“So after many, many, many, many meetings for five years, we decided to make it an arts and culture place. We didn’t have one in Kingston – there’s one in Ottawa I think, one in Toronto, one in Montreal, but we didn’t have one here – so anyway, the we started deciding how are we going to do this, where do you want to be, and everybody kind of juggled around until everybody got a fit where they thought they would work. How many square feet, how do you want the walls put up, right down to the wall plugs, where do you want them put in, right down to the final details. So that took five years from day one to decide this, and then once that was decided, they moved us out to the little stone house in Portsmouth Park. We were there for five years while they gutted everything and then built up what we wanted. Five years [since moving out], they moved us back in. We’ve been here 3-4 years now. From what we had to what we have now, it’s like day and night. This is amazing. We had a group come down from Ottawa, that belongs to the Ottawa Lapidary club, and they go ‘My God, what you have, that’s amazing! I’m moving to Kingston!’ So we’re pretty proud of it. And our membership, because of the open glass here, people see [in]. Before it was just a wall and nobody, you know, you don’t see it and we were kind of the best kept secret in Kingston, and now our membership has just blossomed. I think there are lots of people out there who would like to get involved in pottery, or weaving and spinning, get in here with the rocks – ‘oh, that’s so interesting’. We are here and until this building opened up as it is, people just didn’t know we were here. So once they find it, they get interested, and it just keeps going. Our membership has probably doubled or maybe tripled since we came in here. There are [now] activities – before, we would have an open shop on a Tuesday night or a Wednesday night and maybe a couple of people would come in. Some nights [now], Eileen will come in here and when I go to pick her up, there will be half a dozen people in here. And then we started doing the silversmithing and that’s just another whole world that just blossomed and just kept growing. It just keeps growing.”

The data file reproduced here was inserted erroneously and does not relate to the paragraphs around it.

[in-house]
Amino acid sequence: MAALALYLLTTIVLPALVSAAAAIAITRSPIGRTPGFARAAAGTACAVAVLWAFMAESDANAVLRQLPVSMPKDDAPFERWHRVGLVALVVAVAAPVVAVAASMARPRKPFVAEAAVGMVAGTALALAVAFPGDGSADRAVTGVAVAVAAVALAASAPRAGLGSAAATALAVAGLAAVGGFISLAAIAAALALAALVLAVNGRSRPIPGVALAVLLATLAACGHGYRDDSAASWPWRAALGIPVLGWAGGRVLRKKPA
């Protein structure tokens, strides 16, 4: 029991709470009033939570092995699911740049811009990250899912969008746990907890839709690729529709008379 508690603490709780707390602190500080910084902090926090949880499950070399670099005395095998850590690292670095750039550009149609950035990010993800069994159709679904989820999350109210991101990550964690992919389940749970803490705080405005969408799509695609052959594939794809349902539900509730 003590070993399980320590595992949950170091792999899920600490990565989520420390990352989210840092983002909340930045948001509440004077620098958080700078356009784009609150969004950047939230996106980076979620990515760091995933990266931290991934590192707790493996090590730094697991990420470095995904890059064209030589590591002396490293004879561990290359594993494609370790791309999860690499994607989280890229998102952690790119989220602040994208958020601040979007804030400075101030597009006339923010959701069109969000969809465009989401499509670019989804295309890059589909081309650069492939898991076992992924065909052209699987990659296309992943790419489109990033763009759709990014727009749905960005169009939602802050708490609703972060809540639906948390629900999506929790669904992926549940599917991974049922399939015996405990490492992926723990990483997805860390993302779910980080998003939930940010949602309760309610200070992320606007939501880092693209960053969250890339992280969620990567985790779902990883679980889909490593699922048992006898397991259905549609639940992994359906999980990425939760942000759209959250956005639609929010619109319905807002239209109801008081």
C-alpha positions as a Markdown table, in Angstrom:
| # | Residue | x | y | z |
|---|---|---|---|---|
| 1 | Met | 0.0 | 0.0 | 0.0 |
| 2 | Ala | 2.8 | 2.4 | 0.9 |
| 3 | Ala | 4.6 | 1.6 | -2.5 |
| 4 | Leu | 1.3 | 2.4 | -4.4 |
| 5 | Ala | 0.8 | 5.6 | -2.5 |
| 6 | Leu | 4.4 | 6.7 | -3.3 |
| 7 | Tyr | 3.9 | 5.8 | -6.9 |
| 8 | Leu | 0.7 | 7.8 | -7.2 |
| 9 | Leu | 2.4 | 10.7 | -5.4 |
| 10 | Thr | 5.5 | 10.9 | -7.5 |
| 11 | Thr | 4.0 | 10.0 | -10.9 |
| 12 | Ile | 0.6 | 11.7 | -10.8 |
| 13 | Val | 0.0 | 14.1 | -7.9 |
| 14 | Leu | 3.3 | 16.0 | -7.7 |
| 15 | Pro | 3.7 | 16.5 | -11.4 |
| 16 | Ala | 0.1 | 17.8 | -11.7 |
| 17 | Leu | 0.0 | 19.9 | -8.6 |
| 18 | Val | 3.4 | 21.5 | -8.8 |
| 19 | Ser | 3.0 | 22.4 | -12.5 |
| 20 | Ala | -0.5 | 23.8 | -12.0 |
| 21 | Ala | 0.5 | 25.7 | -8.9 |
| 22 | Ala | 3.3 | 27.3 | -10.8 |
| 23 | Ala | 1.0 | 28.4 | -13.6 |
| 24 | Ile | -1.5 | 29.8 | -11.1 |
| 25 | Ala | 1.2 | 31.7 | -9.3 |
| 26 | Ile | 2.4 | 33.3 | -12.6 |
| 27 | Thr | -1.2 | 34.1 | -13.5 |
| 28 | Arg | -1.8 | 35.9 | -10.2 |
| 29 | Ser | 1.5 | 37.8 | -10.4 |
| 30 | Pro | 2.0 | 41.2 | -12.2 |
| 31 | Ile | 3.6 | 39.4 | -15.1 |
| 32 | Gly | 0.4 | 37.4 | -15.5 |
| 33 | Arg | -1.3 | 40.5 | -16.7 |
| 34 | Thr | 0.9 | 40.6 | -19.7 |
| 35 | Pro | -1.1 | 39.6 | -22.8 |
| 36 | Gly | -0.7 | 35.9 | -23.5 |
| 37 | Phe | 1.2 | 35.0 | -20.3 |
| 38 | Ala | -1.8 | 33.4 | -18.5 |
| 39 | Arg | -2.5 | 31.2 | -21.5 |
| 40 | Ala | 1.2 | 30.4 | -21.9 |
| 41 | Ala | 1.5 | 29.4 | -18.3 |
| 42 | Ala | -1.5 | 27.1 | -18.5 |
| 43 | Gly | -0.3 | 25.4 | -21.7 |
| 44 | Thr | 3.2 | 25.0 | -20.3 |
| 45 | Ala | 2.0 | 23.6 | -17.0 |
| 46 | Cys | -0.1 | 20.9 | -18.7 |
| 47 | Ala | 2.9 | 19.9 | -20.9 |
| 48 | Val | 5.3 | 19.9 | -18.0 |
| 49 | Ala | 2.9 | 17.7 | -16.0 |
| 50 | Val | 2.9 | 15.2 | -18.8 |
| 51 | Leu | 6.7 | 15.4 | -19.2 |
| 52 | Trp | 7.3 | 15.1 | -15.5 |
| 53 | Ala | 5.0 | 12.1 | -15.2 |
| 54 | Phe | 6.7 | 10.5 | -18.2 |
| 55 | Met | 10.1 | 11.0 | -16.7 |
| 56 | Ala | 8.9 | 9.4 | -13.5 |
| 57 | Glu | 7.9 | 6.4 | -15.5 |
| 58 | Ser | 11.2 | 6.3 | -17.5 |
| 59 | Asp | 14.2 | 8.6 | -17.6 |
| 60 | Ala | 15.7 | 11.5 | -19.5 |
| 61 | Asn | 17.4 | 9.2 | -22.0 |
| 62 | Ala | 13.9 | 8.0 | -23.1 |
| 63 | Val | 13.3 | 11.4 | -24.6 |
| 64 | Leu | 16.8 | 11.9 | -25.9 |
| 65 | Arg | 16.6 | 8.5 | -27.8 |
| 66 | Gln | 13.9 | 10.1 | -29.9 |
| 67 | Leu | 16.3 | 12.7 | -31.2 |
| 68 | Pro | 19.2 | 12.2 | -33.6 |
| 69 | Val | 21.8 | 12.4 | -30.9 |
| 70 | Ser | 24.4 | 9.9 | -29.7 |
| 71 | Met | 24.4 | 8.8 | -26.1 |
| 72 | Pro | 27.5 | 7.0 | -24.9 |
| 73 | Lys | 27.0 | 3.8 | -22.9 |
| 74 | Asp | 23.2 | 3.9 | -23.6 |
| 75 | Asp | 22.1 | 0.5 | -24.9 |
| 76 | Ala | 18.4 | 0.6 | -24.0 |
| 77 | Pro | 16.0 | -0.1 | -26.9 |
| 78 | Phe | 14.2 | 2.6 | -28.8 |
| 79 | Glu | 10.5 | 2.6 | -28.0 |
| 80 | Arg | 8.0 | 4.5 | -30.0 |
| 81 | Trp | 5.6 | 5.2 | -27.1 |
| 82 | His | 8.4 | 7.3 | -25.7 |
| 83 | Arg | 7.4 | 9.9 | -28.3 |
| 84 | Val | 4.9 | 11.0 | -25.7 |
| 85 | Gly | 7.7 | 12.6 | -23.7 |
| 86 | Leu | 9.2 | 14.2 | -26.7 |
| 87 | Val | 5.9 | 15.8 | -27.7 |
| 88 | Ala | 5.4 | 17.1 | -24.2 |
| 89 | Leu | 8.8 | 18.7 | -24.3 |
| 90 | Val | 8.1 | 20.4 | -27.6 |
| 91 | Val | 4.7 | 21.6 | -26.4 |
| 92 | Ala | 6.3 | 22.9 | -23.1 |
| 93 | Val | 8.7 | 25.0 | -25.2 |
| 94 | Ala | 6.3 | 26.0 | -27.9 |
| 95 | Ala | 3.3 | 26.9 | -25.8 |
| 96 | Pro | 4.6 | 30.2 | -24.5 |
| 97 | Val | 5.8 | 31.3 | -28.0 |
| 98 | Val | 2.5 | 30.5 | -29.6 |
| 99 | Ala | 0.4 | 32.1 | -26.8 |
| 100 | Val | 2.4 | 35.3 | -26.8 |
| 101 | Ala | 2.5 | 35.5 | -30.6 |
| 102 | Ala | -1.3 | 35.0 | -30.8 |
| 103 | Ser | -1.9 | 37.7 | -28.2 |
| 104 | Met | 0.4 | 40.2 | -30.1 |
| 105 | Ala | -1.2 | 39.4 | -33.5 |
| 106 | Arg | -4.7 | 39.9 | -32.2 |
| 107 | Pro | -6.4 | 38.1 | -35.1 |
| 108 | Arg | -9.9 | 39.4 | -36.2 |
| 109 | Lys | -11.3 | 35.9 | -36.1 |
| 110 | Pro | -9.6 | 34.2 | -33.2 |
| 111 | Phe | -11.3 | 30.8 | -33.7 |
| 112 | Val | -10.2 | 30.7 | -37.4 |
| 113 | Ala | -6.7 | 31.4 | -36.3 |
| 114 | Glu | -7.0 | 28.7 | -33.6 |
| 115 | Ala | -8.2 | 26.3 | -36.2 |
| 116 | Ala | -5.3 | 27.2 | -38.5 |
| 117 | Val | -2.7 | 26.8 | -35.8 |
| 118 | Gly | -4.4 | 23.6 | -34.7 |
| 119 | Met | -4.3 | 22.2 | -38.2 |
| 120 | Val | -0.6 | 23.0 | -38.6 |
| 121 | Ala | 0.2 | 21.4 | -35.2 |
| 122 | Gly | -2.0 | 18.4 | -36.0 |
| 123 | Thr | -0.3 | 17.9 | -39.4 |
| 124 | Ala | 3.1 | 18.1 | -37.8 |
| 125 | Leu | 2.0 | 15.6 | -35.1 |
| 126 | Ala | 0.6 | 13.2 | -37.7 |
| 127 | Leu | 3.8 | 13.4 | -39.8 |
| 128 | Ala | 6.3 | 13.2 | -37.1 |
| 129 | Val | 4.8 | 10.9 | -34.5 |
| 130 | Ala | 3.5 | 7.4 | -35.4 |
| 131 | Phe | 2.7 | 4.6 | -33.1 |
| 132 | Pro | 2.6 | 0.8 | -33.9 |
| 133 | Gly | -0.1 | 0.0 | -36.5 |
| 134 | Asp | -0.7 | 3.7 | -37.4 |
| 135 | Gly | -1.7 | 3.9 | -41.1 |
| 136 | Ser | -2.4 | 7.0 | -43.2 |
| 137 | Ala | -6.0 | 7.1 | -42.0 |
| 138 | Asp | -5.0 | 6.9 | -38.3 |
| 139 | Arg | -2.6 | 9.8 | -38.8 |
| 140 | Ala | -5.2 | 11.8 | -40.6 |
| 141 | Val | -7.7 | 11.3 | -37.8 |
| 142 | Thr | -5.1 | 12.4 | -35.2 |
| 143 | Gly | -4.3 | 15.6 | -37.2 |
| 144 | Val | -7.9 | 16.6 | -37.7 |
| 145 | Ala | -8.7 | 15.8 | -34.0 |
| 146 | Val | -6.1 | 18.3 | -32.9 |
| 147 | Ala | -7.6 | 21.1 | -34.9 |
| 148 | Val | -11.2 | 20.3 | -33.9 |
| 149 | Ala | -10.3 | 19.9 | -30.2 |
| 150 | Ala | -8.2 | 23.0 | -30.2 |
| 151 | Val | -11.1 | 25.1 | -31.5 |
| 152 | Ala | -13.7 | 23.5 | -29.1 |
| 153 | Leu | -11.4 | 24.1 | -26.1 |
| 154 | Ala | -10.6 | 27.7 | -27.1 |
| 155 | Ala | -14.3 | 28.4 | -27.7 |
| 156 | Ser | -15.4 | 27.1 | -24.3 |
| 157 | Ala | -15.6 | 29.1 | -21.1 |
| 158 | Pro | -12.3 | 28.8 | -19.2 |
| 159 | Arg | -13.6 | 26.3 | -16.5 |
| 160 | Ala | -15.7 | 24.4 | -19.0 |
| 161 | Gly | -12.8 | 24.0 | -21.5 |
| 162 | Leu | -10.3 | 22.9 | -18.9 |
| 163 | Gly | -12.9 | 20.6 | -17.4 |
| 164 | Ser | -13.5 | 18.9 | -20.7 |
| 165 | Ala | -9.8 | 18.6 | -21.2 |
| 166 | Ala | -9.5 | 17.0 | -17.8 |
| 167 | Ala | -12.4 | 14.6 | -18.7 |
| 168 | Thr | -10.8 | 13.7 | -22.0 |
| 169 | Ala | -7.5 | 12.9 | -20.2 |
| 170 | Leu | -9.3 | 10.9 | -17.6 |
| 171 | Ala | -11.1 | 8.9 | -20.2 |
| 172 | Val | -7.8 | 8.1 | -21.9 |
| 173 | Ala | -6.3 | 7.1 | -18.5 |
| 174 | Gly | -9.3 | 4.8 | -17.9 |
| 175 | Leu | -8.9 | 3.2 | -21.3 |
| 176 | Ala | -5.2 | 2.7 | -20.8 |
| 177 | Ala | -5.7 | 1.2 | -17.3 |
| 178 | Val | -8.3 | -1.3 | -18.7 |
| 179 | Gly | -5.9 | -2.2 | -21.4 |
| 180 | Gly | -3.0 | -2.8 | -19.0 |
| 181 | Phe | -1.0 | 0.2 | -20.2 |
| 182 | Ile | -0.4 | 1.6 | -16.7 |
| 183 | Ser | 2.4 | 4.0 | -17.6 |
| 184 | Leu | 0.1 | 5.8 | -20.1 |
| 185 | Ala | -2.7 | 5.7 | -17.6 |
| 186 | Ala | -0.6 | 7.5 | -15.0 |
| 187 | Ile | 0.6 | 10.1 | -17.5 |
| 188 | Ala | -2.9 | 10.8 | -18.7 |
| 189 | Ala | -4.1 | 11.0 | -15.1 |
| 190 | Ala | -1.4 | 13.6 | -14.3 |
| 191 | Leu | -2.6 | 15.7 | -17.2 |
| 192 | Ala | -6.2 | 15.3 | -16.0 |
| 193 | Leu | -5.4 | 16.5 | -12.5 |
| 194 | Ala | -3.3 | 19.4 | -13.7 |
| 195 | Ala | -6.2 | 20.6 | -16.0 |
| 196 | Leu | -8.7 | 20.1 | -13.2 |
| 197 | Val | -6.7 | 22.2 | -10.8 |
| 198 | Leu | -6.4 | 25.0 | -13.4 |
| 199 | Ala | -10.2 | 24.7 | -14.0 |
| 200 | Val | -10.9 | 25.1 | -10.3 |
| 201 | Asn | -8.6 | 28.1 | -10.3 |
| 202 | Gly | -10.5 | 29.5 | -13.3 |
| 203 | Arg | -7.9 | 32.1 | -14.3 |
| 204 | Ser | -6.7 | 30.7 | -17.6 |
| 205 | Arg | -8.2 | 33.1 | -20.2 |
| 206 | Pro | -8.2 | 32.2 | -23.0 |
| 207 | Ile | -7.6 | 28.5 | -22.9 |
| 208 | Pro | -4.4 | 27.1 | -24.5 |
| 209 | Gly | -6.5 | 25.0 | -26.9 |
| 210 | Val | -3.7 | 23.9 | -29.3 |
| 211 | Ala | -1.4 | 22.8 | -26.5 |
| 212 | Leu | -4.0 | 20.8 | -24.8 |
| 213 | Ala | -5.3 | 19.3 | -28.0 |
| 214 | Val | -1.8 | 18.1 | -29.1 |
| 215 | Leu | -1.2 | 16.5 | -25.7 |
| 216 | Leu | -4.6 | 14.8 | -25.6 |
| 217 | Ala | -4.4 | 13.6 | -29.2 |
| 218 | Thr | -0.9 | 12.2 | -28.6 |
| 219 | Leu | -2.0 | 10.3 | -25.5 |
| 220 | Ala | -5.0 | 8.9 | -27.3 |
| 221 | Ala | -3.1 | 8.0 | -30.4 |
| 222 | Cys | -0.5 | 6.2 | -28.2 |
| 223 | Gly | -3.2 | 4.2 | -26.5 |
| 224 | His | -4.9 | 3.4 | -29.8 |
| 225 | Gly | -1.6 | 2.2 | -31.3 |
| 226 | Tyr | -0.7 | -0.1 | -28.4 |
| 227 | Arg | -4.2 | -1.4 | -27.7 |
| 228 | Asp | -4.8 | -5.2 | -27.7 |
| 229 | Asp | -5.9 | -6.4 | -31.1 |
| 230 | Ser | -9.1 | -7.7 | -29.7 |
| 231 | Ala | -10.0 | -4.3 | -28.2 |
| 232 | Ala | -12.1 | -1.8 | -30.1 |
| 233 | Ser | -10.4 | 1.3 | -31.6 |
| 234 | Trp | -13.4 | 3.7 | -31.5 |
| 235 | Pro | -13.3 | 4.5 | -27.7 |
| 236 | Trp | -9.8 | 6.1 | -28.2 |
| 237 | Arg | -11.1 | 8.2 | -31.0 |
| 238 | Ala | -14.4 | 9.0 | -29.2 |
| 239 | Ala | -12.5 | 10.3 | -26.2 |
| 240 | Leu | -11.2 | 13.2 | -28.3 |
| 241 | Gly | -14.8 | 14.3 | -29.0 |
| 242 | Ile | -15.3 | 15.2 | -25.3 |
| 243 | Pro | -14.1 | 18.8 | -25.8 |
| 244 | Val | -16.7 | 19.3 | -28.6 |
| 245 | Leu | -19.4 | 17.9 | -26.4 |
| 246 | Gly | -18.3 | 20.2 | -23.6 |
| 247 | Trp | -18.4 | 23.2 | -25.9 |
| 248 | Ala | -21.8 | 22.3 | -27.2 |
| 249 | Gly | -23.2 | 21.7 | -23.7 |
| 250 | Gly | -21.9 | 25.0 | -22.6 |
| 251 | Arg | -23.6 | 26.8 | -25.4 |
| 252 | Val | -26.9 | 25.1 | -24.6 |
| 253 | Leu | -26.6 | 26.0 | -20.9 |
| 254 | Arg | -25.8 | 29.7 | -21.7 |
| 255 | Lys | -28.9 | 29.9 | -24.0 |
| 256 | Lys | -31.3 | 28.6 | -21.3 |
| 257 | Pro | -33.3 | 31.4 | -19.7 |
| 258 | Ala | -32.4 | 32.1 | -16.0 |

– Les Moss, treasurer of the Kingston Lapidary and Mineral Club